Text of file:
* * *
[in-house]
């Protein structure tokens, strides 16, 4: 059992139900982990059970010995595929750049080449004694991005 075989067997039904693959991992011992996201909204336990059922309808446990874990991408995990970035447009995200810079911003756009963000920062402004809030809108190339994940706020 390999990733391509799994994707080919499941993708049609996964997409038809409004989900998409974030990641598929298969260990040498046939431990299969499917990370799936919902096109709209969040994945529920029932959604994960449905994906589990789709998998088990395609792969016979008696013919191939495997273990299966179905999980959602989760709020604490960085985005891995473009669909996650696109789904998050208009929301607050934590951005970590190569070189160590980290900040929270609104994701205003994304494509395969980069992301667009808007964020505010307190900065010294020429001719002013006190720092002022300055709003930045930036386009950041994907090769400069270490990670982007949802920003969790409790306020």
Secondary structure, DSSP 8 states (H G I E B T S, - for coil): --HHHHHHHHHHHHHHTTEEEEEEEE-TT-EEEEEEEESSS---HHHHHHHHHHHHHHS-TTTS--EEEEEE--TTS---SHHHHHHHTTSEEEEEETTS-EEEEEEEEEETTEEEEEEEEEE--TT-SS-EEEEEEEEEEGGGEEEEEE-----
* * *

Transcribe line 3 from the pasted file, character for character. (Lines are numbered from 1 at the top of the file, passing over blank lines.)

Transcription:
Secondary structure, DSSP 8 states (H G I E B T S, - for coil): --HHHHHHHHHHHHHHTTEEEEEEEE-TT-EEEEEEEESSS---HHHHHHHHHHHHHHS-TTTS--EEEEEE--TTS---SHHHHHHHTTSEEEEEETTS-EEEEEEEEEETTEEEEEEEEEE--TT-SS-EEEEEEEEEEGGGEEEEEE-----